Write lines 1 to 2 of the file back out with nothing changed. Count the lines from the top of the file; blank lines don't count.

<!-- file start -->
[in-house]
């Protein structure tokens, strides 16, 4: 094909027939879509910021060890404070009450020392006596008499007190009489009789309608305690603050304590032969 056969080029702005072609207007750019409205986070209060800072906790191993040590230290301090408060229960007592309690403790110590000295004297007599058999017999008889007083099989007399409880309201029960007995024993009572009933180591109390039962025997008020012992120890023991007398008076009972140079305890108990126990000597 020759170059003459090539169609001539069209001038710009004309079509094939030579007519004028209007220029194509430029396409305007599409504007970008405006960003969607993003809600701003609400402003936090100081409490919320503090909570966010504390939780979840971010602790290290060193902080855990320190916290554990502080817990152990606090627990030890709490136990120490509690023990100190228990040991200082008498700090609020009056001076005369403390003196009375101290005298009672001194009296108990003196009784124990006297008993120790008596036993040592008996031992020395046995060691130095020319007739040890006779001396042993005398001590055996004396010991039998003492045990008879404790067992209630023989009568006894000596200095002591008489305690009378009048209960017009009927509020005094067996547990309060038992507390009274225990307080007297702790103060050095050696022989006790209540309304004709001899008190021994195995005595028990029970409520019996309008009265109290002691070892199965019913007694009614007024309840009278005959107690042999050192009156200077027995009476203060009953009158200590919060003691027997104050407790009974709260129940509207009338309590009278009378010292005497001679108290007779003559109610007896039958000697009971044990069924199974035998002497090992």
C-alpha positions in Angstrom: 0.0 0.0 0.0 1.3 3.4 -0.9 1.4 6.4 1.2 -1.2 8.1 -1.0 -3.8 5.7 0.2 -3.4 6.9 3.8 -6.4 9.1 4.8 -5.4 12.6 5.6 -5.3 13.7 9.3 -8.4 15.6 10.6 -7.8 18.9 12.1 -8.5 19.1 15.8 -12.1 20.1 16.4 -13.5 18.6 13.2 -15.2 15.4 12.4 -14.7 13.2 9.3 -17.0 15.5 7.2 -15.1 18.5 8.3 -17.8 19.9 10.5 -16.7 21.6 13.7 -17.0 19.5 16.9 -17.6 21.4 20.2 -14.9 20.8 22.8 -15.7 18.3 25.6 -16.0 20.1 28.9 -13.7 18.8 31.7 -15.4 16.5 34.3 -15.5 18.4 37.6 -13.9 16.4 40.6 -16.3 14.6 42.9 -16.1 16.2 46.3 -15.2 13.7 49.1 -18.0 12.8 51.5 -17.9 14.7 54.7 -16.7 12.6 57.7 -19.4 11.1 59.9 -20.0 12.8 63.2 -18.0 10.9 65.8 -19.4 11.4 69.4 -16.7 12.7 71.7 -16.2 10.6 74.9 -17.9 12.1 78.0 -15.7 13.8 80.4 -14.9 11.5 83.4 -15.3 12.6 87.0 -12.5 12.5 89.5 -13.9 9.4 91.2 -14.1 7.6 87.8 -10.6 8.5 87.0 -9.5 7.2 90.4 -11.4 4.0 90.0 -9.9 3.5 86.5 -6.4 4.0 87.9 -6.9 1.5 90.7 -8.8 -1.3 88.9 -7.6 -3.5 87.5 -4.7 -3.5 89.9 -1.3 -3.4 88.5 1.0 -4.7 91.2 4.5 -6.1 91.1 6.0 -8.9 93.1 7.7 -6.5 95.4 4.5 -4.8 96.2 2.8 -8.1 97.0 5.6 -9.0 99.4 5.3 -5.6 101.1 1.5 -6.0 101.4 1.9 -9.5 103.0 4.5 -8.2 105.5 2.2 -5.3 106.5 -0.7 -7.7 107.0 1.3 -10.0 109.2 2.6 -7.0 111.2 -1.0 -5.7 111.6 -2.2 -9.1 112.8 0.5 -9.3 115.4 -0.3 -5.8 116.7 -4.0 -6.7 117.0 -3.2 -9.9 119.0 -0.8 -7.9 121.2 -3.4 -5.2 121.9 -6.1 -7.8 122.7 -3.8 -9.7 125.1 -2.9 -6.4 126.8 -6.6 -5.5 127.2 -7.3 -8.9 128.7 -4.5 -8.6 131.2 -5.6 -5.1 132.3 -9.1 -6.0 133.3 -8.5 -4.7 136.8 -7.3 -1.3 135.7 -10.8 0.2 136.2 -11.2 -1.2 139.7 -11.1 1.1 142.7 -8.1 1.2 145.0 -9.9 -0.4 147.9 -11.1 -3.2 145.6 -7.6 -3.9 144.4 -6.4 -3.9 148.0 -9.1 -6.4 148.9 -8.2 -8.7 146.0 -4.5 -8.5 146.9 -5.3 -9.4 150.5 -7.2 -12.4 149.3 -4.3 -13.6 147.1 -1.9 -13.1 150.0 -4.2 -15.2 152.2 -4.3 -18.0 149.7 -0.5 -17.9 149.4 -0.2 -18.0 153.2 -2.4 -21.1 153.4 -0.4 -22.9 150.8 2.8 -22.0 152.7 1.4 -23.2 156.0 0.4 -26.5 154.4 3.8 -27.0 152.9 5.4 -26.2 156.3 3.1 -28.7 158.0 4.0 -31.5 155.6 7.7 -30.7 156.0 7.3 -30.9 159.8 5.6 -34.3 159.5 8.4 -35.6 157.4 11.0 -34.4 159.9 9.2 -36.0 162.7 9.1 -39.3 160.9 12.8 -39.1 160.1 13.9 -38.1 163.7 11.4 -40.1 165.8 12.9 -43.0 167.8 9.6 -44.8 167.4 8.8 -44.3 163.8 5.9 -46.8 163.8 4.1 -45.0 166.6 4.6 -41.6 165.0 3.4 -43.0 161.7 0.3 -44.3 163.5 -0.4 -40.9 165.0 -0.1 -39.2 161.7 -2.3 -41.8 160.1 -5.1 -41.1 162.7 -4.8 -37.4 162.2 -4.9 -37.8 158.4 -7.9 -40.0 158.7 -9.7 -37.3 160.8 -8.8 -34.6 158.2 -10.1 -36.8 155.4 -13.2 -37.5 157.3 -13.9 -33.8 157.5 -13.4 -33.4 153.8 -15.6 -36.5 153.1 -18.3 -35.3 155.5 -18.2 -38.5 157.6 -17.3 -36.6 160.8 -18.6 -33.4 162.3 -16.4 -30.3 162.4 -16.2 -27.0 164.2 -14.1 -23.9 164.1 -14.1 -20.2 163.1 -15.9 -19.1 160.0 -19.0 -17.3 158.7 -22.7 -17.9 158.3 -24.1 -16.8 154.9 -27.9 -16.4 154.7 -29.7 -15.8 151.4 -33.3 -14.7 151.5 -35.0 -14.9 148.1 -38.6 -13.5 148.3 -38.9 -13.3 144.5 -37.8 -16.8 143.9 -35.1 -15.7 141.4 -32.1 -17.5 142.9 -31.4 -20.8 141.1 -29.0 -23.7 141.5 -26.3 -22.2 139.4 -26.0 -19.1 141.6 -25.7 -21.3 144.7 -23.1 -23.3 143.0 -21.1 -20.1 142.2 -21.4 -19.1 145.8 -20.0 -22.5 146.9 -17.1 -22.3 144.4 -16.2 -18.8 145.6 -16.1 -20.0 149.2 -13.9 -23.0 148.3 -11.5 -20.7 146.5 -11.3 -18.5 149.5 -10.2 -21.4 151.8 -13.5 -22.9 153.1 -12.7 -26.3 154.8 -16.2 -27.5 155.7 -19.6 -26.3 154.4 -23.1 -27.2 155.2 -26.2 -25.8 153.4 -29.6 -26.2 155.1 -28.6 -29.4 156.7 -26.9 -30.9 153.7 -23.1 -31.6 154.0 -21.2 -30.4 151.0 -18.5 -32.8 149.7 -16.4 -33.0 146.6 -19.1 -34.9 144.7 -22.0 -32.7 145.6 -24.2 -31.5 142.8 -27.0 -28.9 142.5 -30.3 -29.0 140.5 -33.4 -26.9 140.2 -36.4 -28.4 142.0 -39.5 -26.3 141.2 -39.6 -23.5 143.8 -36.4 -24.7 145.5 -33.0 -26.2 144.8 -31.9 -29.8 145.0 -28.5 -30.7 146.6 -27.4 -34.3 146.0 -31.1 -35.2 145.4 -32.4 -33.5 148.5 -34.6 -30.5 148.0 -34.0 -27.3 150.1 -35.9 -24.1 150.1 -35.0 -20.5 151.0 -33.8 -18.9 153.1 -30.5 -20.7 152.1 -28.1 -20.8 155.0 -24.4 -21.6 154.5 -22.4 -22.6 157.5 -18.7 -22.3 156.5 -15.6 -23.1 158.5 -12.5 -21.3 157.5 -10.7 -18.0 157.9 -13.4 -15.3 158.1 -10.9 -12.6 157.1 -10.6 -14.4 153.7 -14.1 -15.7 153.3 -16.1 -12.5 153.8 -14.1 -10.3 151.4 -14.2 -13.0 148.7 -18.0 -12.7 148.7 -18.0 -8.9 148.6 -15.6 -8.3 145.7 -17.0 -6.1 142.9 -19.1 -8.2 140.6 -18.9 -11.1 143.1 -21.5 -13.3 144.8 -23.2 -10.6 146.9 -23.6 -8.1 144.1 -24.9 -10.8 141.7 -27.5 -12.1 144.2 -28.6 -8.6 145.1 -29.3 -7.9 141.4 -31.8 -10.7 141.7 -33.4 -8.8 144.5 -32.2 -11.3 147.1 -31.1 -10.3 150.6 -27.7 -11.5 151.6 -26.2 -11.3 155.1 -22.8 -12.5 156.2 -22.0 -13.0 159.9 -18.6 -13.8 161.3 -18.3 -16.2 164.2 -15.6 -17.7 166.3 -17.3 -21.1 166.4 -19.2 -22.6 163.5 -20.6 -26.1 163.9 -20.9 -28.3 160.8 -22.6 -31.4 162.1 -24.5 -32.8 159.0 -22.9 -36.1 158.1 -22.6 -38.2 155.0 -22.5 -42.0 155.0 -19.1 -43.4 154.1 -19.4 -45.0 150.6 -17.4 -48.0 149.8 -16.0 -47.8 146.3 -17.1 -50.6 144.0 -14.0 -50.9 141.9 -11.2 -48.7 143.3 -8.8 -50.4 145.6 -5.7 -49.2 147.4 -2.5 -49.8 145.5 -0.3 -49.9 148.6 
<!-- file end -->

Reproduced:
[in-house]
């Protein structure tokens, strides 16, 4: 094909027939879509910021060890404070009450020392006596008499007190009489009789309608305690603050304590032969 056969080029702005072609207007750019409205986070209060800072906790191993040590230290301090408060229960007592309690403790110590000295004297007599058999017999008889007083099989007399409880309201029960007995024993009572009933180591109390039962025997008020012992120890023991007398008076009972140079305890108990126990000597 020759170059003459090539169609001539069209001038710009004309079509094939030579007519004028209007220029194509430029396409305007599409504007970008405006960003969607993003809600701003609400402003936090100081409490919320503090909570966010504390939780979840971010602790290290060193902080855990320190916290554990502080817990152990606090627990030890709490136990120490509690023990100190228990040991200082008498700090609020009056001076005369403390003196009375101290005298009672001194009296108990003196009784124990006297008993120790008596036993040592008996031992020395046995060691130095020319007739040890006779001396042993005398001590055996004396010991039998003492045990008879404790067992209630023989009568006894000596200095002591008489305690009378009048209960017009009927509020005094067996547990309060038992507390009274225990307080007297702790103060050095050696022989006790209540309304004709001899008190021994195995005595028990029970409520019996309008009265109290002691070892199965019913007694009614007024309840009278005959107690042999050192009156200077027995009476203060009953009158200590919060003691027997104050407790009974709260129940509207009338309590009278009378010292005497001679108290007779003559109610007896039958000697009971044990069924199974035998002497090992």